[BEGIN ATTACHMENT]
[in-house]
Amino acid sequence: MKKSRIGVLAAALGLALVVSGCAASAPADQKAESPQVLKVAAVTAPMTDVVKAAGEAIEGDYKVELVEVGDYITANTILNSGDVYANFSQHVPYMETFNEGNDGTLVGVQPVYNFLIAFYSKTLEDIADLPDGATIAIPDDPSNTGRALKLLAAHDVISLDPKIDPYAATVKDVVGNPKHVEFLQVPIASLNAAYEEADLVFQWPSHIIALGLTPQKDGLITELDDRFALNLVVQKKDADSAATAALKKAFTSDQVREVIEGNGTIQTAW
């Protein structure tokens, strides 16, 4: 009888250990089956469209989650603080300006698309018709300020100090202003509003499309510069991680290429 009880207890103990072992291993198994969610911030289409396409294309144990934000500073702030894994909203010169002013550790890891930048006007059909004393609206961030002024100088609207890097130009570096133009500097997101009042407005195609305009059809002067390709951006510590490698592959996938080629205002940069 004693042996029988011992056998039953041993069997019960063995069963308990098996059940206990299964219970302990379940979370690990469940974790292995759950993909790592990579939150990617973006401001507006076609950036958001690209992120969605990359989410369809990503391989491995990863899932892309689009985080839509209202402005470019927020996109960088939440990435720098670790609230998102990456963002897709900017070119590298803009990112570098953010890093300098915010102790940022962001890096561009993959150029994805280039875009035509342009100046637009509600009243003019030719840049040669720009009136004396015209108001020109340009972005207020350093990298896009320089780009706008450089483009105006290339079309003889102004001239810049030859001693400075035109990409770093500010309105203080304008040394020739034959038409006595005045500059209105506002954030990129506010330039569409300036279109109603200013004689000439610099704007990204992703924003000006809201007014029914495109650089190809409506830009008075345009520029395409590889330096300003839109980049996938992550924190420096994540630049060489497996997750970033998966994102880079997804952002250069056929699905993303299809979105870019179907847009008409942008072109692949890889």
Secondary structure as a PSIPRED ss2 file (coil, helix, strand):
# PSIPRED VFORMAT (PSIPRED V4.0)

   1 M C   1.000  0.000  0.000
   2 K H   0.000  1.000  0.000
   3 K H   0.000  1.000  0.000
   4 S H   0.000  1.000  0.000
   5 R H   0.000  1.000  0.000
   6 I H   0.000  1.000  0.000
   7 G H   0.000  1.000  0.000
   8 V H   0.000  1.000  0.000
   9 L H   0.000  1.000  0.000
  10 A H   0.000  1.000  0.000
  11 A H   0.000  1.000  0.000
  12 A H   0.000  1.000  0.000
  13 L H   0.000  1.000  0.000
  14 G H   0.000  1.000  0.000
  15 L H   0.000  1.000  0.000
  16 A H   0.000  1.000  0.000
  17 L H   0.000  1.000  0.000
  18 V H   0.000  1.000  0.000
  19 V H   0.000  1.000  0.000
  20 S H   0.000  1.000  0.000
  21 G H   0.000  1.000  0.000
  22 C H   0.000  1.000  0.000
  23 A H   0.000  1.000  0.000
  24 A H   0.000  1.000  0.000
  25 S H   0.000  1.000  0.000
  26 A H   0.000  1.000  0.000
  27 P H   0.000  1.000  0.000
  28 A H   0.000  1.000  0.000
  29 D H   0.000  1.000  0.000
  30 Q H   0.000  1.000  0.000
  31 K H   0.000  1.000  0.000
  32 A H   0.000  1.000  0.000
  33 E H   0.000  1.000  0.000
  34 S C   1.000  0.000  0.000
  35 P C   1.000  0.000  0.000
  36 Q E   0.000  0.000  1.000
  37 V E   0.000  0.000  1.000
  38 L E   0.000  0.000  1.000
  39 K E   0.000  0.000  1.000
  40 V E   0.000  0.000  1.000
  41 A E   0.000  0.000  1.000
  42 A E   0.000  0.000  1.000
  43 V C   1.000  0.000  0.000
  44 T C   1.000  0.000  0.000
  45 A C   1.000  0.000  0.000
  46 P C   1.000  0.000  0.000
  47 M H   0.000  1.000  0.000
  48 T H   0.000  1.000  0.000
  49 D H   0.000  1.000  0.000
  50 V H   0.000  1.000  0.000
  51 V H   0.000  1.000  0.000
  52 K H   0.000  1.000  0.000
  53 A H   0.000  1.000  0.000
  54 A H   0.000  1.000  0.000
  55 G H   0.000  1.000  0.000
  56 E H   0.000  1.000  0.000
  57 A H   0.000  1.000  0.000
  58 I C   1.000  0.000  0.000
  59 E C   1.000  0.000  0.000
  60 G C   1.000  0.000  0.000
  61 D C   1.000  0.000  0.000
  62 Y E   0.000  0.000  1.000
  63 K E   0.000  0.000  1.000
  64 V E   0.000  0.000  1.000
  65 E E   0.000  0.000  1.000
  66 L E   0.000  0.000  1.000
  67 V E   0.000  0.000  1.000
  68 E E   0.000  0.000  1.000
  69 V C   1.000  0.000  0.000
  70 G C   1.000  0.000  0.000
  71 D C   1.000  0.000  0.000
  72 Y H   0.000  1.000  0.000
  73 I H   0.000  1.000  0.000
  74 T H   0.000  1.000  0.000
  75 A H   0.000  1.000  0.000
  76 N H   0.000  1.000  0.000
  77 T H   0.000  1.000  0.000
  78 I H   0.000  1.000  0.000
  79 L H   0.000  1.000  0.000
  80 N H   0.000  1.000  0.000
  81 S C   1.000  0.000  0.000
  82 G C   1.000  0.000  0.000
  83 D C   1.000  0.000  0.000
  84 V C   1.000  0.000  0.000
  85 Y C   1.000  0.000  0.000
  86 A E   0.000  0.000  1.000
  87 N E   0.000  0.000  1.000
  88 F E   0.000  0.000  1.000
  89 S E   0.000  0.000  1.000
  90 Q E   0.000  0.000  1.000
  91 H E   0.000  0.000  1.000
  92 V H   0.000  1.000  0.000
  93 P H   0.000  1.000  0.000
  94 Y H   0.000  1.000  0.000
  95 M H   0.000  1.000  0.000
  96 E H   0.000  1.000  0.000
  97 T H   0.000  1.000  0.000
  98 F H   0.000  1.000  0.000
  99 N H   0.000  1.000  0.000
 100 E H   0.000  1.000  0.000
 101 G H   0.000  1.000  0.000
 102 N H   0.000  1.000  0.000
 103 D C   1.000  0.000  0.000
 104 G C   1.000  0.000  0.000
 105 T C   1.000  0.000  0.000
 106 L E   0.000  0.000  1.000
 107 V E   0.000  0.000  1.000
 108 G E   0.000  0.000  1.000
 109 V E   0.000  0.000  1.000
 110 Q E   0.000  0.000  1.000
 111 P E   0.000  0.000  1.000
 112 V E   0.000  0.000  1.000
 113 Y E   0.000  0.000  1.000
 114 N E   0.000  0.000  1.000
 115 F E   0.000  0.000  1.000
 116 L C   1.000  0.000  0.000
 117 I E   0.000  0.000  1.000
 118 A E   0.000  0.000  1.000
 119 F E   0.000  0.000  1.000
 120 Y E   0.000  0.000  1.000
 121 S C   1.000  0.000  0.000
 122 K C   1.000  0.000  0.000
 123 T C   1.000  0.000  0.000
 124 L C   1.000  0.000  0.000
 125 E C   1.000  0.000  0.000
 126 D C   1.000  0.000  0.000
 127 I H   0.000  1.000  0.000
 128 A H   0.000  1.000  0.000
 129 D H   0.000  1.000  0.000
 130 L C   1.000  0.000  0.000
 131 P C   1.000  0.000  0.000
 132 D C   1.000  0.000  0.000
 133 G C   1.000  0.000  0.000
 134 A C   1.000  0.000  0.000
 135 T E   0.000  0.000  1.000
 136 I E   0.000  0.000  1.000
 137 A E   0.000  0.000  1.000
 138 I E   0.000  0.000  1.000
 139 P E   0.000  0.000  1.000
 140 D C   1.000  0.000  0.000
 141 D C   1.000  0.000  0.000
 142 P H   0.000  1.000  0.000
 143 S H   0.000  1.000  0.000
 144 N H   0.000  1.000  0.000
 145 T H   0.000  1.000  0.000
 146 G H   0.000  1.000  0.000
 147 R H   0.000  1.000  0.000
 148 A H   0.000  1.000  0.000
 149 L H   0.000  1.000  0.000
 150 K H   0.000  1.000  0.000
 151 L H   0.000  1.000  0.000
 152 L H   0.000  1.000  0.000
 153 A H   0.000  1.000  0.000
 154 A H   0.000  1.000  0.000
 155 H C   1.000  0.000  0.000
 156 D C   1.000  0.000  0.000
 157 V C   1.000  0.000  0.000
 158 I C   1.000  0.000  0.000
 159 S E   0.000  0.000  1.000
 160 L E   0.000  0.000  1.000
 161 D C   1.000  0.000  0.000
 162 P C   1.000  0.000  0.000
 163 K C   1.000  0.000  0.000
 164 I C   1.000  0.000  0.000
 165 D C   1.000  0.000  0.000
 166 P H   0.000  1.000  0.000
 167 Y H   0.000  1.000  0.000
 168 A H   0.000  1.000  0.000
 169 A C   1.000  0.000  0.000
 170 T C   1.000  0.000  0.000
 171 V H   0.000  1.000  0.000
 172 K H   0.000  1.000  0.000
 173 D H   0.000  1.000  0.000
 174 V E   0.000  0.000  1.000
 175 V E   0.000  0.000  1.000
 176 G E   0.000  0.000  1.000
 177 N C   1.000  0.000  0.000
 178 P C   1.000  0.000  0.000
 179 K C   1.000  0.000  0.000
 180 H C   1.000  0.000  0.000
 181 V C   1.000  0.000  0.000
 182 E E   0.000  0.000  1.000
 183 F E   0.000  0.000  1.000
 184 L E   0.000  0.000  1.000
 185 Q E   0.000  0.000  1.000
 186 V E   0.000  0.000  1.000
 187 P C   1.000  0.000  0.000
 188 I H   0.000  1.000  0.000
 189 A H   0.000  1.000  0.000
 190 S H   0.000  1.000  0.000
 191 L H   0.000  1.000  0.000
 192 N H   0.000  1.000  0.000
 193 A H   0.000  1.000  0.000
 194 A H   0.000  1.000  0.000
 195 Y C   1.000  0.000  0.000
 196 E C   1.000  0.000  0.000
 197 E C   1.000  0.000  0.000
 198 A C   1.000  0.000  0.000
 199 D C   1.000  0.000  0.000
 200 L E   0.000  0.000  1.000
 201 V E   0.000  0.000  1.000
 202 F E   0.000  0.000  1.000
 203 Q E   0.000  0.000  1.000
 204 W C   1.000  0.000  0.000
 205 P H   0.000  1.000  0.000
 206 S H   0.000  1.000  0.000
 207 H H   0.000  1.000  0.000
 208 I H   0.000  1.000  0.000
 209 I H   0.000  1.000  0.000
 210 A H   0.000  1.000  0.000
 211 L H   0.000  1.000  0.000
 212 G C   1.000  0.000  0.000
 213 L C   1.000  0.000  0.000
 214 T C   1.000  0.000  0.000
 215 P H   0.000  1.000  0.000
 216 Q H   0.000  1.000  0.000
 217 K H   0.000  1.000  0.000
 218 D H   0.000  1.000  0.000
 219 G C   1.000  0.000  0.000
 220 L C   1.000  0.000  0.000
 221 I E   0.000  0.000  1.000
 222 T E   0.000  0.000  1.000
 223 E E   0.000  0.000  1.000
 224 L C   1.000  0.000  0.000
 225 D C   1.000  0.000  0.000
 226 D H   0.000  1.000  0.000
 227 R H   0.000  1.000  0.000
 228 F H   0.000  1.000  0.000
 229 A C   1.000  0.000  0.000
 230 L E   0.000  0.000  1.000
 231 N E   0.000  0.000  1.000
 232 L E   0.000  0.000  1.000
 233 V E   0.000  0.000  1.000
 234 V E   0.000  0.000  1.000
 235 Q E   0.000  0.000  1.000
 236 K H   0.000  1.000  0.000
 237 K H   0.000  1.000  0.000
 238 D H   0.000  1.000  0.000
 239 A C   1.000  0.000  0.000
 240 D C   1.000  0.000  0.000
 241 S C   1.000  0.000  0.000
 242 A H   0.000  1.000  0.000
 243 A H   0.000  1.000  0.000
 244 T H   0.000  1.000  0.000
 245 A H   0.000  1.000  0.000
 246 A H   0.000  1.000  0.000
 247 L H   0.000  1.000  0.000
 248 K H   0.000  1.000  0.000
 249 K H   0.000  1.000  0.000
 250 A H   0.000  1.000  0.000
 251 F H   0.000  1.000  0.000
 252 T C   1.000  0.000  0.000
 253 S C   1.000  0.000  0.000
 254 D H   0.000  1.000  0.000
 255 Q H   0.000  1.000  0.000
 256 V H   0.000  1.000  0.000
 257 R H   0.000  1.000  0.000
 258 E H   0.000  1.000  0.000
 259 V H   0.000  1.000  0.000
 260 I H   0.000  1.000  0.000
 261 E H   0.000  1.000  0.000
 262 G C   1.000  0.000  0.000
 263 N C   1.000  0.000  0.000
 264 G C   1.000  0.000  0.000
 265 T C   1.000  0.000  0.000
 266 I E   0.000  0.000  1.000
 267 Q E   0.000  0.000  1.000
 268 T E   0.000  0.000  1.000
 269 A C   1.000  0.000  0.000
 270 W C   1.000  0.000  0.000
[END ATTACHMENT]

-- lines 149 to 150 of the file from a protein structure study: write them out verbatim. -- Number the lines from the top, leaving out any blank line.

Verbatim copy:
 144 N H   0.000  1.000  0.000
 145 T H   0.000  1.000  0.000